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QLD’s pumped hydro project gains momentum

The Queensland Government’s proposed pumped hydro project at Pioneer-Burdekin has received a major boost.

According to the government, geotechnical drilling has revealed the presence of very strong, coarse competent granite rock, making Pioneer-Burdekin an ideal location for dam construction, tunnels, and potentially multiple underground multi-turbine powerhouses.

The drilling was conducted by Mackay-based company Twin Hills Engineering, with investigations carried out by WSP and SMEC. The proposed hydro power station aims to store surplus renewable energy, providing a reliable power source for Queensland during periods when solar and wind energy are not available.

The innovative project involves pumping water up the Great Dividing Range when power is plentiful and cheap. The water is then released during the evening peak when energy is scarcer and prices higher, using gravity to generate immense power. This process is expected to help drive down energy prices for households.

The Pioneer-Burdekin project is set to deliver the world’s largest water battery of its kind.

The investigations drilled to a depth of 850 meters, yielding 3800 meters of geotechnical cores, mostly extracted by local drillers, Twin Hills Engineering.

To date, 33 boreholes have been completed along with 20 test pits.

The tests have revealed two main types of rock at the site, compared to over 20 types at the Snowy Hydro site. These results will be instrumental in refining the project design to lower costs and improve delivery timeframes. More data will lead to a more detailed design specification and lower risk.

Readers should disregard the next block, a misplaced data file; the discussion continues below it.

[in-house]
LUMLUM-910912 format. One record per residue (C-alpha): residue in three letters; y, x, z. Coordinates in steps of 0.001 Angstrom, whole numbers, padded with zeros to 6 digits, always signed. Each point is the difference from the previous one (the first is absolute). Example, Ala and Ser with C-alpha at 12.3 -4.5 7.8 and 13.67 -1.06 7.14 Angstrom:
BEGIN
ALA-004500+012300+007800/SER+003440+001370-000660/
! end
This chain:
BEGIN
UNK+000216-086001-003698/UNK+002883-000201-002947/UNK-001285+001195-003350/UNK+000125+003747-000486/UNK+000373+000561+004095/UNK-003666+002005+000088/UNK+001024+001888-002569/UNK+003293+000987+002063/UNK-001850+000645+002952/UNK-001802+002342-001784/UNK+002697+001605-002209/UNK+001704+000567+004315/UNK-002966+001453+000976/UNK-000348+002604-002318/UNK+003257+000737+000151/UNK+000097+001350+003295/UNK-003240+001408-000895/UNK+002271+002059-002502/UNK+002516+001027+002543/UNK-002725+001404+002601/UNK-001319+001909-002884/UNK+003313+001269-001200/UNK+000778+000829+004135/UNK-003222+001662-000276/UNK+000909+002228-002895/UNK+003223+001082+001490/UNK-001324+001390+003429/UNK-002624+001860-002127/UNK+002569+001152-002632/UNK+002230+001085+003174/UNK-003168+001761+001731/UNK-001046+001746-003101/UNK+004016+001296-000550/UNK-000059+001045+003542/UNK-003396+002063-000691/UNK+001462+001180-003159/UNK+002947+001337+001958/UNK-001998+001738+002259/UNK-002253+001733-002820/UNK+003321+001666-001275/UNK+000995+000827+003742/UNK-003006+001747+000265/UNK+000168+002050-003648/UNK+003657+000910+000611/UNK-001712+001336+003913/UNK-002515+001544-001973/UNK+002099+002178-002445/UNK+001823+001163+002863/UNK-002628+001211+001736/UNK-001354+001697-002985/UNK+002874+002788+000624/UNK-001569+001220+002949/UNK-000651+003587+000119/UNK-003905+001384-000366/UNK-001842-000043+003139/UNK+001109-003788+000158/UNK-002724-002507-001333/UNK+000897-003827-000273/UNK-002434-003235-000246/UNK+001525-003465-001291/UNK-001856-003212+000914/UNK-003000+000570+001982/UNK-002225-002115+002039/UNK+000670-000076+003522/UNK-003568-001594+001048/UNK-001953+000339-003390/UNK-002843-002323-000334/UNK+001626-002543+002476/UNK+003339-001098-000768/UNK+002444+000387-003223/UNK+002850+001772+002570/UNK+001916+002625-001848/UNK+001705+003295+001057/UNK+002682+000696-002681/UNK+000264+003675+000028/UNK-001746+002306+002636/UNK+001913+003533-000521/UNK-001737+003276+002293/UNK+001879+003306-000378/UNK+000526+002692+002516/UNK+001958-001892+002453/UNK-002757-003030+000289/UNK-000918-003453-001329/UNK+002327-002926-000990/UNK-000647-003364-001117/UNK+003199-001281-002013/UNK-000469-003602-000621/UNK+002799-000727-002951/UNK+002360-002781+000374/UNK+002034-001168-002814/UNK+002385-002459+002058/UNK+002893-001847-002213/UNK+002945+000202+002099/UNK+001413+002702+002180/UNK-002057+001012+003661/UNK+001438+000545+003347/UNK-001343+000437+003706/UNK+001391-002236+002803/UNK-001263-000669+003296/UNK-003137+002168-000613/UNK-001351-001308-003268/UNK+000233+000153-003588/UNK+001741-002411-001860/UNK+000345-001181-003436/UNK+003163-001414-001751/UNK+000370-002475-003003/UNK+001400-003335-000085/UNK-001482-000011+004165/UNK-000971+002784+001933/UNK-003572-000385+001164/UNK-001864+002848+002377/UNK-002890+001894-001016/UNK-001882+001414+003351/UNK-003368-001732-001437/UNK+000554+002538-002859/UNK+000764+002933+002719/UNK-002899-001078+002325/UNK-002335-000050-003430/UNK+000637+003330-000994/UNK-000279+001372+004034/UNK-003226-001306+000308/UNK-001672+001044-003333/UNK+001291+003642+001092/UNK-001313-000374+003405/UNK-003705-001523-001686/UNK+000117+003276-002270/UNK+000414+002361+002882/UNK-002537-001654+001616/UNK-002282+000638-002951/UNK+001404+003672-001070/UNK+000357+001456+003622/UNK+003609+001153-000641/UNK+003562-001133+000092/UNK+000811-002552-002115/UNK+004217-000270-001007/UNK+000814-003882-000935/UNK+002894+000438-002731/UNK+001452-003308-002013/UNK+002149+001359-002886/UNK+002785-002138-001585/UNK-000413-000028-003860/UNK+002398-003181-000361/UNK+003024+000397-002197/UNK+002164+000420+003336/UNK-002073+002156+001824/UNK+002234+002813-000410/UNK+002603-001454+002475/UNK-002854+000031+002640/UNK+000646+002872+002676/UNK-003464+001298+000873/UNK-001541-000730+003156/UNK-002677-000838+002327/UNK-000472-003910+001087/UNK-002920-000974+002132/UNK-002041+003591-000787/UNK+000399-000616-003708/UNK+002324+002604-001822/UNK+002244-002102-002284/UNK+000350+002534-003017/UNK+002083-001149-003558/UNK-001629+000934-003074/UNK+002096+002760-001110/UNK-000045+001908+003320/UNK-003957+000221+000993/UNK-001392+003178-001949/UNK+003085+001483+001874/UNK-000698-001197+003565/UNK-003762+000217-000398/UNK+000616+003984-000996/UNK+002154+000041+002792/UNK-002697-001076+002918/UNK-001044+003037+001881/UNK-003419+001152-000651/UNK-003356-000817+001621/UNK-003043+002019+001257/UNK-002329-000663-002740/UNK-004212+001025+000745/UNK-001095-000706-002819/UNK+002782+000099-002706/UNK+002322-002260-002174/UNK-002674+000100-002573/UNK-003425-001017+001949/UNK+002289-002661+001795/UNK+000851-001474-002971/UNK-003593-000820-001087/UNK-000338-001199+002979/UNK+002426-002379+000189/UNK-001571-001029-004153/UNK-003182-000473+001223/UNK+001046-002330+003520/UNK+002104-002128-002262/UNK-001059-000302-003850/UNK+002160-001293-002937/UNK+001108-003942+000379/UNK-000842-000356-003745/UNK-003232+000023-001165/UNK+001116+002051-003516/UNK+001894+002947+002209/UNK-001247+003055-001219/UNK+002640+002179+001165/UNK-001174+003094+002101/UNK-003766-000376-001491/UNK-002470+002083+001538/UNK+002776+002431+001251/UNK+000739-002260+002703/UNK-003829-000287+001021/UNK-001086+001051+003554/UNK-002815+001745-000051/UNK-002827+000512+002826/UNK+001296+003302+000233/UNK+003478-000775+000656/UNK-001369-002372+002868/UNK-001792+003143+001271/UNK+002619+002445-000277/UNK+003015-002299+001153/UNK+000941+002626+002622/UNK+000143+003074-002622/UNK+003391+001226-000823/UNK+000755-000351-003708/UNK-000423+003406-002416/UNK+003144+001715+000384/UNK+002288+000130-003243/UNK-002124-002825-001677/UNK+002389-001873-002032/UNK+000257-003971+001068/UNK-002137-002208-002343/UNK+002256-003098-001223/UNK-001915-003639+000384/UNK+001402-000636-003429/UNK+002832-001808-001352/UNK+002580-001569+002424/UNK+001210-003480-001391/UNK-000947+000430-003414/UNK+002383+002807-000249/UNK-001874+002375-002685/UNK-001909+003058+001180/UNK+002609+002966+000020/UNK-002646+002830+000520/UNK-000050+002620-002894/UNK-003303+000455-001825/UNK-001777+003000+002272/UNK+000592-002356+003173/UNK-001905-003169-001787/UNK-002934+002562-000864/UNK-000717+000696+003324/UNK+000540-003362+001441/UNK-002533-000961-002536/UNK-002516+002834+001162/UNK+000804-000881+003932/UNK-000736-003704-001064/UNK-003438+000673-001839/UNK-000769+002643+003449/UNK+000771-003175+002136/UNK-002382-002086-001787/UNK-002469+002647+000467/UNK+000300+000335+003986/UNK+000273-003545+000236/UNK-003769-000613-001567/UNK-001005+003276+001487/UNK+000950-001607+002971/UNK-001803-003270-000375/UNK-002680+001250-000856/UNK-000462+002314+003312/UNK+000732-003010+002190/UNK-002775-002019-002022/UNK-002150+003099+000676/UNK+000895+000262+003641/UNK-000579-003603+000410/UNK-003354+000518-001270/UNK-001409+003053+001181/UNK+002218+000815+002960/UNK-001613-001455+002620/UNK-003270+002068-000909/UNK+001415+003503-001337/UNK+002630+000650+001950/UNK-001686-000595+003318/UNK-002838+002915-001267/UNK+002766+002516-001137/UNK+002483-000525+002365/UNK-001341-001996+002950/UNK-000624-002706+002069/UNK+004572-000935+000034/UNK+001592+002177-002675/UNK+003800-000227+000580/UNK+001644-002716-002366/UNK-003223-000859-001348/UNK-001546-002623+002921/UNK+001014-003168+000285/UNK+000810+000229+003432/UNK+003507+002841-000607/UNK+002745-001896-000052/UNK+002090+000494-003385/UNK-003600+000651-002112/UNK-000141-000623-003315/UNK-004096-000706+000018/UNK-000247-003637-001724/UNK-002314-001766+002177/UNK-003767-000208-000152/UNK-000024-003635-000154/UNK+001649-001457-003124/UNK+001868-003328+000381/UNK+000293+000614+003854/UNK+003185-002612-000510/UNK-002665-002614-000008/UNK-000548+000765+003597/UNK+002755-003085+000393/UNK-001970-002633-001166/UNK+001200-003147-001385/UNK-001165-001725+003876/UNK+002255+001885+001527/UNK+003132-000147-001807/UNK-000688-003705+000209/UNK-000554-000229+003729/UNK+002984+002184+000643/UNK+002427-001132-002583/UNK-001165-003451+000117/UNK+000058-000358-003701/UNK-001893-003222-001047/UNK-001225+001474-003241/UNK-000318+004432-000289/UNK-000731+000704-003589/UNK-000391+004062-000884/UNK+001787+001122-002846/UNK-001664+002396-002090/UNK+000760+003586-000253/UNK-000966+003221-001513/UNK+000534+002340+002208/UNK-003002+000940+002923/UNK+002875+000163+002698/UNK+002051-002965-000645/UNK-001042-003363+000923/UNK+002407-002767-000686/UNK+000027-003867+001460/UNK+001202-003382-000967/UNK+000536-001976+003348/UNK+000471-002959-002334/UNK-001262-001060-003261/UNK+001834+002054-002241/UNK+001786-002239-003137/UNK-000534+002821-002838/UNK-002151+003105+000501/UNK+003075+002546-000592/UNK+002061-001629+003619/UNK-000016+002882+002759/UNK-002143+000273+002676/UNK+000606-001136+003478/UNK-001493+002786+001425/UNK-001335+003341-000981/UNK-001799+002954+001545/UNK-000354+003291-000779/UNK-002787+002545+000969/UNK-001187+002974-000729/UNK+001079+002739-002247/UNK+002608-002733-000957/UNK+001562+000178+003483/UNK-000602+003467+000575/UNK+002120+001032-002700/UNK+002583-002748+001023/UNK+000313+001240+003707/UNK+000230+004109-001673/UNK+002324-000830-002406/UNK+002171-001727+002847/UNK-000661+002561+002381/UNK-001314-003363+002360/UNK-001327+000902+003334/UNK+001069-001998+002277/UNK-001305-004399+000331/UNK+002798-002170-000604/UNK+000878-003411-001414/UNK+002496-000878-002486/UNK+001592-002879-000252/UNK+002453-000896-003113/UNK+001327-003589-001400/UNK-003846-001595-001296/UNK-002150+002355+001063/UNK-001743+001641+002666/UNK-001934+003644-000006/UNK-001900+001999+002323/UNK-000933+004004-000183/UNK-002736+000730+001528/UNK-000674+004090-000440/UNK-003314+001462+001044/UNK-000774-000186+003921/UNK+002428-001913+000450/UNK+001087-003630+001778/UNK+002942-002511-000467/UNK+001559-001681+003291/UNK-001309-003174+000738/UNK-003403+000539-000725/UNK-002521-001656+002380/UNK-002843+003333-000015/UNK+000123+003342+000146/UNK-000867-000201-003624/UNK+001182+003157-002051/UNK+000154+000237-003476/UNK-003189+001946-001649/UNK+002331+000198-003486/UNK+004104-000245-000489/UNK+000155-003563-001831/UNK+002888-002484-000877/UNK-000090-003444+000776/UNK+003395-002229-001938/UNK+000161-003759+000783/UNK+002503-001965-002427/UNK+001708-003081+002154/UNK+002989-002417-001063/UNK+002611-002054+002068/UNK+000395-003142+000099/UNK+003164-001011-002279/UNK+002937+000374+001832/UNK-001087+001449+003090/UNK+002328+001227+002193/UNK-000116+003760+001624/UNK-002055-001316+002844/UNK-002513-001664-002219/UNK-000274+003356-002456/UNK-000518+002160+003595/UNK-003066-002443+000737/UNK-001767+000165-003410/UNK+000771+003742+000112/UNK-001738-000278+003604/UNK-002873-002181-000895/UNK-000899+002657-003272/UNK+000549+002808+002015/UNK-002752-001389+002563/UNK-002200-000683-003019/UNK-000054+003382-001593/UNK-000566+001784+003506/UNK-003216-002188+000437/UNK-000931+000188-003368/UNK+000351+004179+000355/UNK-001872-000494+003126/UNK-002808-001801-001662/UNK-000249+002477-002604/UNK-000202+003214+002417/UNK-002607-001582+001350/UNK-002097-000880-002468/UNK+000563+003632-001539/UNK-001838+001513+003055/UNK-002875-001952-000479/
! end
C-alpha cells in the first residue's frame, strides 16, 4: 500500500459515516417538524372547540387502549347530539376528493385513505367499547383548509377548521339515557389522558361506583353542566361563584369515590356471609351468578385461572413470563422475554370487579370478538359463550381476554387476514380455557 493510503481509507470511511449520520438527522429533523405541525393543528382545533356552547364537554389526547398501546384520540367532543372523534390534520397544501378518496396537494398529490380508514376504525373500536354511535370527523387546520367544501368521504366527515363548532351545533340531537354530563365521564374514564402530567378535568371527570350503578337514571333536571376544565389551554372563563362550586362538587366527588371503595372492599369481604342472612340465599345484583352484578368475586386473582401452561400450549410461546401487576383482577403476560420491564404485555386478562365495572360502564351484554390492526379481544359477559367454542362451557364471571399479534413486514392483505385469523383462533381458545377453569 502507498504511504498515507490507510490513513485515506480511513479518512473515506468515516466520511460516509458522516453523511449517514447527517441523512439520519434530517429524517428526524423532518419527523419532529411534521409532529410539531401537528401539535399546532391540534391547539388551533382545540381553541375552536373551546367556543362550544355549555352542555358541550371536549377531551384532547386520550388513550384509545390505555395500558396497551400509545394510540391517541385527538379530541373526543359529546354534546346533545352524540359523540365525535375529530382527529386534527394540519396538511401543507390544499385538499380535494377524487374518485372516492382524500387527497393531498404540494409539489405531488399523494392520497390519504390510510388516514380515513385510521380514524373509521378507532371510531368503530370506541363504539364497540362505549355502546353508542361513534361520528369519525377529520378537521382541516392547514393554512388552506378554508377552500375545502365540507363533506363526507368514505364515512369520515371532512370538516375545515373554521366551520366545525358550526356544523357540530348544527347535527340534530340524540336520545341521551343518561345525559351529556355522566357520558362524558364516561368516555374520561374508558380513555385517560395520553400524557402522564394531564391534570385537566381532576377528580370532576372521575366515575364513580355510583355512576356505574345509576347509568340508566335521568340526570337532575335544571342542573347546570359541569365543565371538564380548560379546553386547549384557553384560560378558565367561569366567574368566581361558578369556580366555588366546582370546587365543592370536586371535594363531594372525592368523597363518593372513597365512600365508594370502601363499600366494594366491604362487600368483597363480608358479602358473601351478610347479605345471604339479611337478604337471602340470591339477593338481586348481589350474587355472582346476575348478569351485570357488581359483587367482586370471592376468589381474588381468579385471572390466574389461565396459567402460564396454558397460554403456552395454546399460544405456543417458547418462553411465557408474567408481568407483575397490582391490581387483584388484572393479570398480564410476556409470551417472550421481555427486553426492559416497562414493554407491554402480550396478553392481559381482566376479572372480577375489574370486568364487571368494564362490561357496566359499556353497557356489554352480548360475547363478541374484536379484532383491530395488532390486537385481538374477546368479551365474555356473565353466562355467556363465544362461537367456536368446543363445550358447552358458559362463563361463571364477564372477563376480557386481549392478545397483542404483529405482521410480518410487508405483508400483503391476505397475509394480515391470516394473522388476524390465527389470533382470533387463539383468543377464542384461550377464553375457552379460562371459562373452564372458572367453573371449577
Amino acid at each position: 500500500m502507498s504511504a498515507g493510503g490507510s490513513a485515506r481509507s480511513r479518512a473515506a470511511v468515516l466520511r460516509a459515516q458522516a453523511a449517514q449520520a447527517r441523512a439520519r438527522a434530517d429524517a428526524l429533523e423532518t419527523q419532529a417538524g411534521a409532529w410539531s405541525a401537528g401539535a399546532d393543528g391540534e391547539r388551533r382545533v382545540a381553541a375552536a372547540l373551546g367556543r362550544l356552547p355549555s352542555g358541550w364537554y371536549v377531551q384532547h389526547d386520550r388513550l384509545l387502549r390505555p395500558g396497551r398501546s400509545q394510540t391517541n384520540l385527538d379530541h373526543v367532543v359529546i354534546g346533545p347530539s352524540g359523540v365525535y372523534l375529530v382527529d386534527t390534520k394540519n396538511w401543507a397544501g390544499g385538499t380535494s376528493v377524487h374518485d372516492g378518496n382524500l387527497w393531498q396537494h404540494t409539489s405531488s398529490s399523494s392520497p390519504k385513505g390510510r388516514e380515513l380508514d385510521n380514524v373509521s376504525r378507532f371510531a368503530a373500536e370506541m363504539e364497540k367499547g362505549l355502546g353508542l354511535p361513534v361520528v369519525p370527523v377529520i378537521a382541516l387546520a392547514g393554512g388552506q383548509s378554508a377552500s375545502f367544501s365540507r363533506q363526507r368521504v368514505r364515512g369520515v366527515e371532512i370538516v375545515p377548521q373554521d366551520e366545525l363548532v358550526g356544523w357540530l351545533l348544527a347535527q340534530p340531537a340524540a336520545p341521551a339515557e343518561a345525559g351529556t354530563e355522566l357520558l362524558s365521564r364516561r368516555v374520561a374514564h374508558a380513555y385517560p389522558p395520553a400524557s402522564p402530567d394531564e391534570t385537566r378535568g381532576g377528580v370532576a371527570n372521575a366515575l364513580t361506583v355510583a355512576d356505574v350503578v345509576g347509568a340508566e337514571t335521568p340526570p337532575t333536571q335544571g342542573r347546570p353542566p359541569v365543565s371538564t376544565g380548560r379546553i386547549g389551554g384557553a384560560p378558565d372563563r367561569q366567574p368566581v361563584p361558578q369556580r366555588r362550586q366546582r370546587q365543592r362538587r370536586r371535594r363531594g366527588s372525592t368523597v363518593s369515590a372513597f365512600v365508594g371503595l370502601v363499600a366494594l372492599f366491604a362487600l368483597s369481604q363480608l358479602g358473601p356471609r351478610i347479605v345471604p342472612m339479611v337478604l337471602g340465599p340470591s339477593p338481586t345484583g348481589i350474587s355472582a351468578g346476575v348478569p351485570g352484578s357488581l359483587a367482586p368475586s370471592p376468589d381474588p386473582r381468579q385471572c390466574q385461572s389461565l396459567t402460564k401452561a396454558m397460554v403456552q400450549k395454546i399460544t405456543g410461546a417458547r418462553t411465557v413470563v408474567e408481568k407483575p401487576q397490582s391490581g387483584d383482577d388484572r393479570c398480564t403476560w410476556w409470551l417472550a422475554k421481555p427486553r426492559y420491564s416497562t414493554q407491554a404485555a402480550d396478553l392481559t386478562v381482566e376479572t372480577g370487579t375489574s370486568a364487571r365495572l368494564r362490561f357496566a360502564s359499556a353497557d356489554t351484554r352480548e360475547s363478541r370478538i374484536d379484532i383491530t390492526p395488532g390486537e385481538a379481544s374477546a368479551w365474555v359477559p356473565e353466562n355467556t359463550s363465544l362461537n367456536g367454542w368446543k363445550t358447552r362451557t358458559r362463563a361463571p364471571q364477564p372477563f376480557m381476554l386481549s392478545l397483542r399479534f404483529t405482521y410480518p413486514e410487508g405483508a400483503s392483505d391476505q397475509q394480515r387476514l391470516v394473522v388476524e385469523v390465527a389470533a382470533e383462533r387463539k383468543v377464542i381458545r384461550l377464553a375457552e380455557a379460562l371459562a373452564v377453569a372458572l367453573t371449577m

Drawing on international experience, the best examples of project-definition work can reduce both project timelines and costs by roughly 20 percent.

QLD’s Energy Minister Mick de Brenni said the quality of these core samples upholds the many years of preliminary assessments the Government has done across multiple locations, and is another win for Queensland’s Energy and Jobs Plan.

“I have said all along that this project will be delivered on time, and this is just further proof the characteristics of Queensland’s landscape mean this project will be fundamentally different to that of Snowy 2.0,” he said.

“Queensland Hydro advises me that due to the quality of these core samples, it opens up a broader range of options for the project’s design, and may also lead to an improved project schedule.”

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